Editor’s note: This is a guest post from Pamela Wilson of Rainmaker Digital and Copyblogger. It is an excerpt from her new book Master Content Marketing. You can follow Pamela on Twitter and her blog.
Back in 2009, I was sitting where you might be sitting today.
I knew (vaguely) that “content marketing” was the best way to reach people online. But me? Writing content myself? It was laughable.
I was a trained designer. When people approached me for marketing help, I came up with a plan, hired a “real” writer to create the words we needed, and then did all the design work to make their marketing ideas come alive.
I didn’t write — I made other people’s writing look good.
Plus, there were lots of reasons to avoid writing online where anyone could read it.
- Loss of privacy: When your name appears as the author of a piece of writing, everyone can see it.
- Feeling judged: When your work is out there in public, people may or may not like what you wrote (and they’ll tell you about it!).
- Not feeling capable: When you’re first starting out, you lack experience. What if your content isn’t good enough?
- Concern it won’t pay off: You might fear that even though you pour your time and energy into this, you won’t see results.
With all these worries rumbling around in my head, I did what anyone would do.
I opened Google. And I searched for “online content.” And guess what site came up? Copyblogger.com.
This was late 2009, just as I was formulating my idea for an online business that would teach marketing and design basics people could apply to their businesses. And since Copyblogger effectively does what I am about to show you, I had stumbled upon one of the top content marketing resources on the web. Copyblogger had been around for years at this point. I should have found it before, but I wasn’t looking for it before!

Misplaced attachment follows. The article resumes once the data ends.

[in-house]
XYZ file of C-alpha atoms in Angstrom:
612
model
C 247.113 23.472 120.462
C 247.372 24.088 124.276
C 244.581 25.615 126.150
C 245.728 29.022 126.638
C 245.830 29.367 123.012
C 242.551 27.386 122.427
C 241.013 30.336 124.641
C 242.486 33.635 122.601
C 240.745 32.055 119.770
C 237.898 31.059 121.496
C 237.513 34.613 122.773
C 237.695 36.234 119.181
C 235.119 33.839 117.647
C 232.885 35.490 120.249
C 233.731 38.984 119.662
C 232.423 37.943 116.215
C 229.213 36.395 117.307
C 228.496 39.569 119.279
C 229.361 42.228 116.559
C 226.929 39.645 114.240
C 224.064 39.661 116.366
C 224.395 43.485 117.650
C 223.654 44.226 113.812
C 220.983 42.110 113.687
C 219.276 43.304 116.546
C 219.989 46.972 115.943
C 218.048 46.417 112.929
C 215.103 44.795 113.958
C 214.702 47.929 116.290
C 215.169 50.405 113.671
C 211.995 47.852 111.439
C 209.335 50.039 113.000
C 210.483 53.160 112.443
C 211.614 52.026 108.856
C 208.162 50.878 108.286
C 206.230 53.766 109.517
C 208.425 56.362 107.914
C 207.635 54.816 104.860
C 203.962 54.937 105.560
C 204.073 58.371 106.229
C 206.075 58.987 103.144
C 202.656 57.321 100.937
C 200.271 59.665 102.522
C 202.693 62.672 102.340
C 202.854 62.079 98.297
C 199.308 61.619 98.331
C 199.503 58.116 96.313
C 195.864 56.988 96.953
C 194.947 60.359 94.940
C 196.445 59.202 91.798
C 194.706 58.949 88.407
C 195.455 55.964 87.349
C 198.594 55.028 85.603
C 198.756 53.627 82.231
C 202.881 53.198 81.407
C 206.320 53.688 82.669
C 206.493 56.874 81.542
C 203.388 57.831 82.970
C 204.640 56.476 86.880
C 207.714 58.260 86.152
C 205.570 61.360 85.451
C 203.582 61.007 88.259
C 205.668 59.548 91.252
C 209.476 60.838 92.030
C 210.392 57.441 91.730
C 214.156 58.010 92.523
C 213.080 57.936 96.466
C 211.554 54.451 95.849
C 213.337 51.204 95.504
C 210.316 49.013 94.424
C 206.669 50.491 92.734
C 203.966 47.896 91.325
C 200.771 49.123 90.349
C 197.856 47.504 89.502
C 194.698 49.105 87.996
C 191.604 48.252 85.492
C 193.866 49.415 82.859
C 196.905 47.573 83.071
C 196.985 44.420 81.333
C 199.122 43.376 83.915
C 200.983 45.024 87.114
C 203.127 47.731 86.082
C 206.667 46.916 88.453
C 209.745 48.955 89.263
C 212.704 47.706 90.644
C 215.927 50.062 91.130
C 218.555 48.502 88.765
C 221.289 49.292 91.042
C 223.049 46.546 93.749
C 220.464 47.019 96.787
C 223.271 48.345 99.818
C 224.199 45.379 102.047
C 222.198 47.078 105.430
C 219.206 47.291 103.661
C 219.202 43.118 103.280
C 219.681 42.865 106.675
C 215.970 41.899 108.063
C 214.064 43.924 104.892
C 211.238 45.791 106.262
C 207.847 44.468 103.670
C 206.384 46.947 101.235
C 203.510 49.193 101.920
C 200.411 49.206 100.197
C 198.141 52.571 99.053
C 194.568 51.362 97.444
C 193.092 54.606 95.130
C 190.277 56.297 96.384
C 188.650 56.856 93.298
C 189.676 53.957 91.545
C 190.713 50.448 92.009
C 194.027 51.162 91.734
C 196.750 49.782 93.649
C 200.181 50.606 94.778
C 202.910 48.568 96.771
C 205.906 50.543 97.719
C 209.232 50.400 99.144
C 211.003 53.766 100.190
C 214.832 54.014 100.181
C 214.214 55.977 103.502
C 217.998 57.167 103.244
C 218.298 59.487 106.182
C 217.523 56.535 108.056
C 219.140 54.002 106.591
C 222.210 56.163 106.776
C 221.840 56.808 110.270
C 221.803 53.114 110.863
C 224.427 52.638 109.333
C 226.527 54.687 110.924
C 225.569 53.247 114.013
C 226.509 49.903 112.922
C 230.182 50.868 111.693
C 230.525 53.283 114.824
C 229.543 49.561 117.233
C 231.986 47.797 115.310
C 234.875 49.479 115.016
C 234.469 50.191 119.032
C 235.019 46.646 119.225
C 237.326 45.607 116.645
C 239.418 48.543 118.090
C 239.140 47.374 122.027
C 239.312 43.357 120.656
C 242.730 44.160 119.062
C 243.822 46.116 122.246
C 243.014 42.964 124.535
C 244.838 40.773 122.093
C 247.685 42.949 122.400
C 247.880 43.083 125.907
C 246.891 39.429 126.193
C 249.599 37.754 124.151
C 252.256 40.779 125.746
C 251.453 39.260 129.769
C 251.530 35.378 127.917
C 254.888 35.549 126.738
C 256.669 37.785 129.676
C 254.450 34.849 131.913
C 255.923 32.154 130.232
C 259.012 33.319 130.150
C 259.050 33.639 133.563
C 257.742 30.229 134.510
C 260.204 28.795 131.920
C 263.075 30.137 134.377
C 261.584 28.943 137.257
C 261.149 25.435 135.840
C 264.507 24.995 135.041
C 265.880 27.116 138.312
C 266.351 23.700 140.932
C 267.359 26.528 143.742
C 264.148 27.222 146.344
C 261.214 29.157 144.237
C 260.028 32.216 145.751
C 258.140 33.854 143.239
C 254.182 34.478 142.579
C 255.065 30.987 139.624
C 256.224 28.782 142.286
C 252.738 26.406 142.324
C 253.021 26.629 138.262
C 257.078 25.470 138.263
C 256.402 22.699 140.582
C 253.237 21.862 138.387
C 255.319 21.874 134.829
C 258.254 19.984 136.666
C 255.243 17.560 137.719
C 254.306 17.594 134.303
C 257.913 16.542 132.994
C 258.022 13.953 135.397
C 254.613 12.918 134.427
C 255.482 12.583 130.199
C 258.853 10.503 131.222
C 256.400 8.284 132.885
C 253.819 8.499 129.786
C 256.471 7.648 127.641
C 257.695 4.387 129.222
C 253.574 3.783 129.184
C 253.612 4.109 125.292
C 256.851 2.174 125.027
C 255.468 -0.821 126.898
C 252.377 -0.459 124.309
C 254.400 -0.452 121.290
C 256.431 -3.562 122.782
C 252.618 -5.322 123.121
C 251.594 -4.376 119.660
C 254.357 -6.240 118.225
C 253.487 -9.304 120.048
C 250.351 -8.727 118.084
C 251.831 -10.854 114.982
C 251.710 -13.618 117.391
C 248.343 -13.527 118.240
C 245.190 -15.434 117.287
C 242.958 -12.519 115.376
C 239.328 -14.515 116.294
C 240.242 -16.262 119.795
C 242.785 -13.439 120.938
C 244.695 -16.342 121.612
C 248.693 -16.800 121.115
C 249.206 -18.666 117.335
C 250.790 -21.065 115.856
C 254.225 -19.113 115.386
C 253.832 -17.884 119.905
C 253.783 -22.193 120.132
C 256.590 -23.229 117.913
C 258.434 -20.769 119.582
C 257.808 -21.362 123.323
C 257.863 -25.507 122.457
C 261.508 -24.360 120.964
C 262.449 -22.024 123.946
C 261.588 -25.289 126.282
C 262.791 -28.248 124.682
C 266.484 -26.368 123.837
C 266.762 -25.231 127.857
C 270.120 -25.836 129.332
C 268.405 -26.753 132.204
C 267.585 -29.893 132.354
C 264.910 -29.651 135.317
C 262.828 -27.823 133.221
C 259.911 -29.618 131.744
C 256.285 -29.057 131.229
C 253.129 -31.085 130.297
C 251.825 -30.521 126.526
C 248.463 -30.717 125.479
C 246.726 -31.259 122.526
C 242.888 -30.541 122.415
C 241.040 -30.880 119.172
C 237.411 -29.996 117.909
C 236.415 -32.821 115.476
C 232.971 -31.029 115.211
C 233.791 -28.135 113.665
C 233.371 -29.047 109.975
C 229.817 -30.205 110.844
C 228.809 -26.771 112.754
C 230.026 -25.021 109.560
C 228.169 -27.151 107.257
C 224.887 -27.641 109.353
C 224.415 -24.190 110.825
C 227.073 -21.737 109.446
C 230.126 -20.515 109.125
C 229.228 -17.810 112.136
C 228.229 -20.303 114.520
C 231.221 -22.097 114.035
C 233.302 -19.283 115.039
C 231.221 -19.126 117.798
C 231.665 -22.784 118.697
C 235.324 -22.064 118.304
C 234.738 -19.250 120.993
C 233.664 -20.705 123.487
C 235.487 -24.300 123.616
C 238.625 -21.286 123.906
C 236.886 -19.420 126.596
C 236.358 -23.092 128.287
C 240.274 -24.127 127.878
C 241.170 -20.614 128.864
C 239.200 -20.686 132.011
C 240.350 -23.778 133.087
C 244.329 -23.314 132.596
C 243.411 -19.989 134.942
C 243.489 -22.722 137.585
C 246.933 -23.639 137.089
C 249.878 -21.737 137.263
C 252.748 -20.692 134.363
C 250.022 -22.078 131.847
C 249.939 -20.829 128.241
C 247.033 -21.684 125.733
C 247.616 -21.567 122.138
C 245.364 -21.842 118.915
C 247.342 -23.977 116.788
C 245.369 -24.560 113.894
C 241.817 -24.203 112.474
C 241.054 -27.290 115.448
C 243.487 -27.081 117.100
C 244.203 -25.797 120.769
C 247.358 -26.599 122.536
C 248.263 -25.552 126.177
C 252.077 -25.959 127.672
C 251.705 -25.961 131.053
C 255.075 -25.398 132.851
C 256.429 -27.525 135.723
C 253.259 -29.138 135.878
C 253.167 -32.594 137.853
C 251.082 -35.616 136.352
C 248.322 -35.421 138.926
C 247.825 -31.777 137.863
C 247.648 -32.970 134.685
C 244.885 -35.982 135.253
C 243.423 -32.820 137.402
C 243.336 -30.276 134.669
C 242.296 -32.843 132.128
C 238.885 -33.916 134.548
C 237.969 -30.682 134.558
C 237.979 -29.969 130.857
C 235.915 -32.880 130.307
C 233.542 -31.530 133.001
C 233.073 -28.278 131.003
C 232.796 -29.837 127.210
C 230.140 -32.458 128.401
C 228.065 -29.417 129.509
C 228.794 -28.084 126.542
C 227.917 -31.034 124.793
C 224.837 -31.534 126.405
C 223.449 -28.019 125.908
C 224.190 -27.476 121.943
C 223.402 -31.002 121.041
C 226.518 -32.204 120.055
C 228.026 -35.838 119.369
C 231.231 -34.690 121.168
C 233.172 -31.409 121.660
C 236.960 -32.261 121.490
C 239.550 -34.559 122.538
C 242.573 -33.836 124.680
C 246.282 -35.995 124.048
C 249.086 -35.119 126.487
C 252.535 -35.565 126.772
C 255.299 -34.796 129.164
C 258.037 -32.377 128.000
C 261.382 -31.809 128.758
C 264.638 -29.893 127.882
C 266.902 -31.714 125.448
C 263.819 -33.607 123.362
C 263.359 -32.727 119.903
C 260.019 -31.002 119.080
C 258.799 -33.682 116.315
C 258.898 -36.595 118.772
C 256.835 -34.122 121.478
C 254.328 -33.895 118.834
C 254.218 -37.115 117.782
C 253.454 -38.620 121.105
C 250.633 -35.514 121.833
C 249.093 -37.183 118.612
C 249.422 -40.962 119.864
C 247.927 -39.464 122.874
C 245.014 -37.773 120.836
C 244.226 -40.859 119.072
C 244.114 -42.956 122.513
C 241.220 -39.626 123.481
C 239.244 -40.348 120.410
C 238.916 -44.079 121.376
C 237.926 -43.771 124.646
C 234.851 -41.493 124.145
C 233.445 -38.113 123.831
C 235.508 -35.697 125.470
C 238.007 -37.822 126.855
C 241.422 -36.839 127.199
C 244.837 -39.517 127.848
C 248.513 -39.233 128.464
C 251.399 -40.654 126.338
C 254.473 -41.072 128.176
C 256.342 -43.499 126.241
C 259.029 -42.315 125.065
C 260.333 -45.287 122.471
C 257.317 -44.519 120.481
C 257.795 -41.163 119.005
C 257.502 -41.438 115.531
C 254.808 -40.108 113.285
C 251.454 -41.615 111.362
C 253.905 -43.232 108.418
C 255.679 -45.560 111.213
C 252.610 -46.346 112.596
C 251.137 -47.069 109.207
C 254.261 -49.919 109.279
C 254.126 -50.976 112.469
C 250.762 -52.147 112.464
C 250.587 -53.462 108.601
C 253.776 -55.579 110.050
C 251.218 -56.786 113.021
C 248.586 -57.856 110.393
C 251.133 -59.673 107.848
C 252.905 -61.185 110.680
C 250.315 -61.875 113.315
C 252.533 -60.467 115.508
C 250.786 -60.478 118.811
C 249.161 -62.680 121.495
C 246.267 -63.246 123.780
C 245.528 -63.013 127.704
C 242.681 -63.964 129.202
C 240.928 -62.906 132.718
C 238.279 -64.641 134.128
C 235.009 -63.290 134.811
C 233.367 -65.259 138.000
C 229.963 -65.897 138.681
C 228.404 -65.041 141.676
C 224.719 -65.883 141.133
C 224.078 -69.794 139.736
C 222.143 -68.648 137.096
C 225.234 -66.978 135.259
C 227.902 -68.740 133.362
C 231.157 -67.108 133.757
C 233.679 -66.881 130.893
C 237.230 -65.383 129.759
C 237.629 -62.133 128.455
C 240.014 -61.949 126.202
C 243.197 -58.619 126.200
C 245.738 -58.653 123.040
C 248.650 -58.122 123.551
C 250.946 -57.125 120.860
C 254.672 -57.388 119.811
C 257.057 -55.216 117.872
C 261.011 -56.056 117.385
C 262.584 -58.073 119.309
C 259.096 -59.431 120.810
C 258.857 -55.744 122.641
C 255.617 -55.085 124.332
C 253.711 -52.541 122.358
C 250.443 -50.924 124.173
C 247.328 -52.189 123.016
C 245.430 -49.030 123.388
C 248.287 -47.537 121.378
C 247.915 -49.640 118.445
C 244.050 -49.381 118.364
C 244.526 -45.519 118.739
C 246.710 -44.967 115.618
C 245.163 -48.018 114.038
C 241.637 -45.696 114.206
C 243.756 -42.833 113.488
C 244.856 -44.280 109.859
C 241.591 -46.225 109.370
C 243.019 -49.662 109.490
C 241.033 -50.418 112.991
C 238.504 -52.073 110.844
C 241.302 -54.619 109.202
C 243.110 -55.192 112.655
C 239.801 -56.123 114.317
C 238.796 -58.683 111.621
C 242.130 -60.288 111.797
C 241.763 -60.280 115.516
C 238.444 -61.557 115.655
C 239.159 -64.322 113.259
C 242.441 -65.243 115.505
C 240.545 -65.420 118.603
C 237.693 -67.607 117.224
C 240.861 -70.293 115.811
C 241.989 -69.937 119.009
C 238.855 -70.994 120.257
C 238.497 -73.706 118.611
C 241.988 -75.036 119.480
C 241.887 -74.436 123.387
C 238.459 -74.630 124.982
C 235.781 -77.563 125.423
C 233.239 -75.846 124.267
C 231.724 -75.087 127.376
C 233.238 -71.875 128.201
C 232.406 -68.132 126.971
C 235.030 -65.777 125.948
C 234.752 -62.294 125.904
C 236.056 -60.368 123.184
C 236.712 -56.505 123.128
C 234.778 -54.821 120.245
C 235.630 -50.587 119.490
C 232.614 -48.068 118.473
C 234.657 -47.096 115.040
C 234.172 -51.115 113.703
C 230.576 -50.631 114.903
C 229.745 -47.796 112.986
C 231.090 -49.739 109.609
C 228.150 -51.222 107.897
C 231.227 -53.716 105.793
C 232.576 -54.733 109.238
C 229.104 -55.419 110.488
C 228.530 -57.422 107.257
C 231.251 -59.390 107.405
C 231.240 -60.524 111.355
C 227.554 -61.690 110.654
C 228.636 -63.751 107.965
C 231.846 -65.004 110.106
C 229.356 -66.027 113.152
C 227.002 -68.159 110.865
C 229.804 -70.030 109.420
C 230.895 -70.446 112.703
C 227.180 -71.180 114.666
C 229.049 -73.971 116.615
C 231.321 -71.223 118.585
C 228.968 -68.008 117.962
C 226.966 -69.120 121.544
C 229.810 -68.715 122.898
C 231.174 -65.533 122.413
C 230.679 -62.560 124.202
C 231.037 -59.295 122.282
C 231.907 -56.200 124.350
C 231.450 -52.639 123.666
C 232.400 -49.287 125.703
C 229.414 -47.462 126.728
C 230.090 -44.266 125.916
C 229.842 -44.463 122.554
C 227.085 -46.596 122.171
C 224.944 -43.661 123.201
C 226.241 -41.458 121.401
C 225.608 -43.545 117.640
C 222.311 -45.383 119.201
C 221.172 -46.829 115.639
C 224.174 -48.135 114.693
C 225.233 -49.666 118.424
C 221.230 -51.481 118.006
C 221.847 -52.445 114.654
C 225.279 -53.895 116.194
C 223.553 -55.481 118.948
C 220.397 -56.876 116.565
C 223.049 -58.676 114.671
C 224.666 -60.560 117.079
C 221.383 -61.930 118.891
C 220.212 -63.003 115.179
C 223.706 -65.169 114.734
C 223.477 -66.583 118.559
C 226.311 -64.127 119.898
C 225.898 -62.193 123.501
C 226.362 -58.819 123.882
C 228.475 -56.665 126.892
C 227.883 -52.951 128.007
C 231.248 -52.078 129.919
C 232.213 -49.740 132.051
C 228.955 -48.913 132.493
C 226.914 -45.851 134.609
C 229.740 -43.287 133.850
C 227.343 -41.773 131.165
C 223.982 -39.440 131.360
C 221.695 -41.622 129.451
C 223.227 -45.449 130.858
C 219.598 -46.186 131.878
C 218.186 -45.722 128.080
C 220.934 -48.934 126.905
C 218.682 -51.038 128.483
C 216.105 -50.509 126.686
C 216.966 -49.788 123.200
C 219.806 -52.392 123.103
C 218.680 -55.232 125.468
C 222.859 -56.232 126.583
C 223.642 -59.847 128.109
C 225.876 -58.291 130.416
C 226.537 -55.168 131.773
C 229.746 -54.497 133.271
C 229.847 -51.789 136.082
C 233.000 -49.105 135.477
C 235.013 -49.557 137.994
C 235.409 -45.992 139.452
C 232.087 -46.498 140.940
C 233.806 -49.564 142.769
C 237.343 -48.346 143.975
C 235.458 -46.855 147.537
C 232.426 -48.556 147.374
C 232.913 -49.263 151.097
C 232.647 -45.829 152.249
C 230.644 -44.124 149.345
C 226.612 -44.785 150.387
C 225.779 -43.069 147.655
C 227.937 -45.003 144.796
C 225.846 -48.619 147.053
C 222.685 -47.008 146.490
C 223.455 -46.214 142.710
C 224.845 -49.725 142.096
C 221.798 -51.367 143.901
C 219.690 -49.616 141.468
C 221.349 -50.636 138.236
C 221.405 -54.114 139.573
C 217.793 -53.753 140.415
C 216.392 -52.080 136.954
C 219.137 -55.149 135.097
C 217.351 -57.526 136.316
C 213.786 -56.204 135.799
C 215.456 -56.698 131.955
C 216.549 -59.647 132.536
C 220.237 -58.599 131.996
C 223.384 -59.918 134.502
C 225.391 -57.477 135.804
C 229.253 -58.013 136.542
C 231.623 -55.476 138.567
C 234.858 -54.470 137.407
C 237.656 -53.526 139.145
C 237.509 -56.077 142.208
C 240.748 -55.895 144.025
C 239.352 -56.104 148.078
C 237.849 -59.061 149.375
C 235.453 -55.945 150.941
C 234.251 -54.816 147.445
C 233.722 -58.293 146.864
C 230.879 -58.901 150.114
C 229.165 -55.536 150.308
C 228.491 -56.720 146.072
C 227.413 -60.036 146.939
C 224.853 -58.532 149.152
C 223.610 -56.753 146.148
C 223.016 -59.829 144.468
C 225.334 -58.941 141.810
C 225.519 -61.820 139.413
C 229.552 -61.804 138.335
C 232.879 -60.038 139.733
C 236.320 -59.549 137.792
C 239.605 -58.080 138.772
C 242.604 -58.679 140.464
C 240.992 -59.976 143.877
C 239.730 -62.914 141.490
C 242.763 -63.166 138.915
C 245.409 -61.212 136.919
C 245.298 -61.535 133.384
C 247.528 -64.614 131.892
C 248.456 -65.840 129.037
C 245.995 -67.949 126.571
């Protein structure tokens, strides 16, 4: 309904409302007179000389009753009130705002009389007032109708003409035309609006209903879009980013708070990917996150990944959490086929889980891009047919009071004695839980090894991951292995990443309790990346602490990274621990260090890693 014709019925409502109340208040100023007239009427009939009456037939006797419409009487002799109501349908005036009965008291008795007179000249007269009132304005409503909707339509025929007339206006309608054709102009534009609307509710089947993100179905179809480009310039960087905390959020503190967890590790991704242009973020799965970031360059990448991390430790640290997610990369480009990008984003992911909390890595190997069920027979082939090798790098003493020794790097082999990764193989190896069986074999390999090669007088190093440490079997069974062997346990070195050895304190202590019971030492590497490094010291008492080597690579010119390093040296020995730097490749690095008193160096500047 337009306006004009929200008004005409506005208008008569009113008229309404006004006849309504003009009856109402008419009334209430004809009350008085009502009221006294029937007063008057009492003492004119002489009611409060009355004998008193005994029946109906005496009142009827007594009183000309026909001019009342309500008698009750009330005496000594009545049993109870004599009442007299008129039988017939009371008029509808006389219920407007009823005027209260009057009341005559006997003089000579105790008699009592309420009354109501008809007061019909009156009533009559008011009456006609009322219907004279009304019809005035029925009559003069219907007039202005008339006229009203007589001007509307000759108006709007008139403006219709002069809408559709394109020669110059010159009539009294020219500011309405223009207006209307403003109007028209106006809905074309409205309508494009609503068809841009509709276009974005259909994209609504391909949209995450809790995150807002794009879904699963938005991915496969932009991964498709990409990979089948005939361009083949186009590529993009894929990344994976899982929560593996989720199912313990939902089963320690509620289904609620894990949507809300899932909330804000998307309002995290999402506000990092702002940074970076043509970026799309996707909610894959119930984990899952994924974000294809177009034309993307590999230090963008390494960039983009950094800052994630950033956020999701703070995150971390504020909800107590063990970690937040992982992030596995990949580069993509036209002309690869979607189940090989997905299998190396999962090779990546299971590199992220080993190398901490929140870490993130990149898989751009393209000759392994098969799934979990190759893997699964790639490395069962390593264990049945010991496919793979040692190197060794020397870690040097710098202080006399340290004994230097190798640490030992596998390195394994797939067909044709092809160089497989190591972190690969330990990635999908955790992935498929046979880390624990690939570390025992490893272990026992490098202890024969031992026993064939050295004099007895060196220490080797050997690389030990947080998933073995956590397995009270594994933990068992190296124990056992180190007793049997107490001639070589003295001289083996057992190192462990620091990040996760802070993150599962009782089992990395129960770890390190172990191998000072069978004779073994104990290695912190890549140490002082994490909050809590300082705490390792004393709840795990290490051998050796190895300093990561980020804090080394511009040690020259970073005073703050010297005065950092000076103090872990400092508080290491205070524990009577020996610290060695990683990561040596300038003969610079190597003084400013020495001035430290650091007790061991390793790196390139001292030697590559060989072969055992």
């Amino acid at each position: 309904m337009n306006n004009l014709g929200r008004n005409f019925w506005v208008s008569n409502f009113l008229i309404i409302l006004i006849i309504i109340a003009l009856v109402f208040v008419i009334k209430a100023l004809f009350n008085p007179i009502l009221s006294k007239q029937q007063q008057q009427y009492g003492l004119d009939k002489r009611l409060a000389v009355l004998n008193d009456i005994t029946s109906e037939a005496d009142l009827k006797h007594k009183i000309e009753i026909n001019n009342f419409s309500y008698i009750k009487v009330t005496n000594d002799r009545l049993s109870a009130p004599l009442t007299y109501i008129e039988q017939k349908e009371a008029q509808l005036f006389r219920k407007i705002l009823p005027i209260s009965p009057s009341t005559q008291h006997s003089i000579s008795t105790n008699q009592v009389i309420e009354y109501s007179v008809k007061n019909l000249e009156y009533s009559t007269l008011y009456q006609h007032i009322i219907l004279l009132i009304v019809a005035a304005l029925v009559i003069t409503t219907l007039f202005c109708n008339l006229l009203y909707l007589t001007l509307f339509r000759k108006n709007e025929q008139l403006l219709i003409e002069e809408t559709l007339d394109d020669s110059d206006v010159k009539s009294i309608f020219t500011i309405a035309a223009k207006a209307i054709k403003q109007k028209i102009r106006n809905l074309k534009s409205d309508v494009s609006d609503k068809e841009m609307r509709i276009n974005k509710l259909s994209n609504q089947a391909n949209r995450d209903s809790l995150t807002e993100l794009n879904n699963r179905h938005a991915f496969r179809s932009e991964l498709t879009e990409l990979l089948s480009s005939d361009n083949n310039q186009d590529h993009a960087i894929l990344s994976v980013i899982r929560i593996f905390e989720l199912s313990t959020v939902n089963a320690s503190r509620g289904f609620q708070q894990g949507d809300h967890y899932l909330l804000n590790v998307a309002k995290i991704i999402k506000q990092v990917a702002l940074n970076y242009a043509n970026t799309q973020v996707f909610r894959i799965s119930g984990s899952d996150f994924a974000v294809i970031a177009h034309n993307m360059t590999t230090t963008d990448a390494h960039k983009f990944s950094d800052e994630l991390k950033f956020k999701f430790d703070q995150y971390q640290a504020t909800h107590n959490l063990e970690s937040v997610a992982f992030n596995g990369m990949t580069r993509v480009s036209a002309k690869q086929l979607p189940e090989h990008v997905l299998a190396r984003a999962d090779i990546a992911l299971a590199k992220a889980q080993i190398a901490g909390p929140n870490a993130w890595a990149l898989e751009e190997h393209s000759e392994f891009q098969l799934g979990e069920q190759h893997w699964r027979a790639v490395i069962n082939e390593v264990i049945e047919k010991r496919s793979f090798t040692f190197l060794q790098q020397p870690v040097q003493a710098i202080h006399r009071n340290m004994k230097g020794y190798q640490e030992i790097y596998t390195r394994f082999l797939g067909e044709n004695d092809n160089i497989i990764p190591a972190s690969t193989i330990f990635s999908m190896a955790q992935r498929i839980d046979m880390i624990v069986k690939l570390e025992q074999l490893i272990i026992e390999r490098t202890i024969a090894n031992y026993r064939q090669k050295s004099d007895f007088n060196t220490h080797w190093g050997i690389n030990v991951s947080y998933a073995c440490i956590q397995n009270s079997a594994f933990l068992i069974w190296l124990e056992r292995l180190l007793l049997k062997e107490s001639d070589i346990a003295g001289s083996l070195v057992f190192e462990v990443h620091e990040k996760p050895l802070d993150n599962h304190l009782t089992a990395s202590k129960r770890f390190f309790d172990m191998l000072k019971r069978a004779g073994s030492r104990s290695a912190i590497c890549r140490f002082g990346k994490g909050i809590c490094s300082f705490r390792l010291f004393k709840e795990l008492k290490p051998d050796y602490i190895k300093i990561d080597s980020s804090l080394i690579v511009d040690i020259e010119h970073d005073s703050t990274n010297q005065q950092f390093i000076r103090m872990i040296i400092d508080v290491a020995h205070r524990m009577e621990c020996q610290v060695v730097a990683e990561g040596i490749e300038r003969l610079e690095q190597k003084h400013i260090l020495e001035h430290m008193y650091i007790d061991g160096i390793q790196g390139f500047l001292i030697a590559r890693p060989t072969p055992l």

It was a perfect example of the student being ready and the teacher appearing.
I devoured everything I could on the Copyblogger blog. I even signed up for Copyblogger’s premium course at the time, Teaching Sells. In that class, I discovered how to leverage my professional knowledge by packaging it into an online course and selling it for a profit.
An embarrassing admission…
I’d been working as a traditional marketer for decades at this point. You know how marketing was done traditionally, right? Some people call it “spray and pray.”
You’d blanket a target audience with what amounted to advertising. You hoped (prayed) that a large enough percentage of them would “take the bait” and respond to your offer.
I was one of the people behind those direct mail postcards you’d find in your mailbox. I designed those brochures you were given by the company that wanted your business. I put together the annual report that tried to convince you that you’d made a smart investment. I assembled those magazines that pushed ad after ad for products that companies hoped (prayed) you’d remember when you got to the store.
I created a lot of trash. Oh, it wasn’t trash right away. It served a purpose.
But once its purpose was fulfilled, off to the landfill it went.
Why? Because none of the traditional marketing I did had any intrinsic value. No one was saving it, bookmarking it, and coming back to it to read it again.
What I discovered very quickly about content marketing was that it was valuable. The first time someone told me, “I’ve saved every newsletter you’ve sent,” I knew I was on to something.
Content marketing was a different — and better — kind of marketing.
Instead of pushing messages out at unsuspecting people, content marketing offers valuable information that people are actively searching for. What a difference!
Why “Spray and Pray” doesn’t work anymore
Everything has changed since my early days as a marketer. When I started, the internet wasn’t even around. Marketing had a handful of avenues where it could reach you:
- Your mailbox
- Your driveway (in the form of a newspaper)
- In stores (as magazines for sale)
- In places of business (as flyers, brochures, or printed coupons)
- Over the airwaves (in the form of radio and TV advertising)
And that’s about it. Oh sure, there was the occasional blimp floating by, or the person wearing a sandwich board at an intersection. But not much more than that.
Marketing was pushed out at you — whether you liked it or not — in all these places.
You didn’t ask for the direct mail to land in your mailbox. You didn’t want the commercials on the radio. You may have subscribed to the newspapers or magazines, but it was for their content, not their ads.
Let’s look at that last line again:
You may have subscribed to the newspapers or magazines, but it was for their content, not their ads.
From the very beginning, it was content that was considered valuable. It still is. Advertising was (and still is) regarded as a nuisance.
What kind of marketing works now
With the advent of the internet, a seismic shift has happened. Consumers now hold the power during the purchasing process. Instead of waiting to see which ad catches their attention, they go in search of answers. They arm themselves with information so they can make a qualified decision.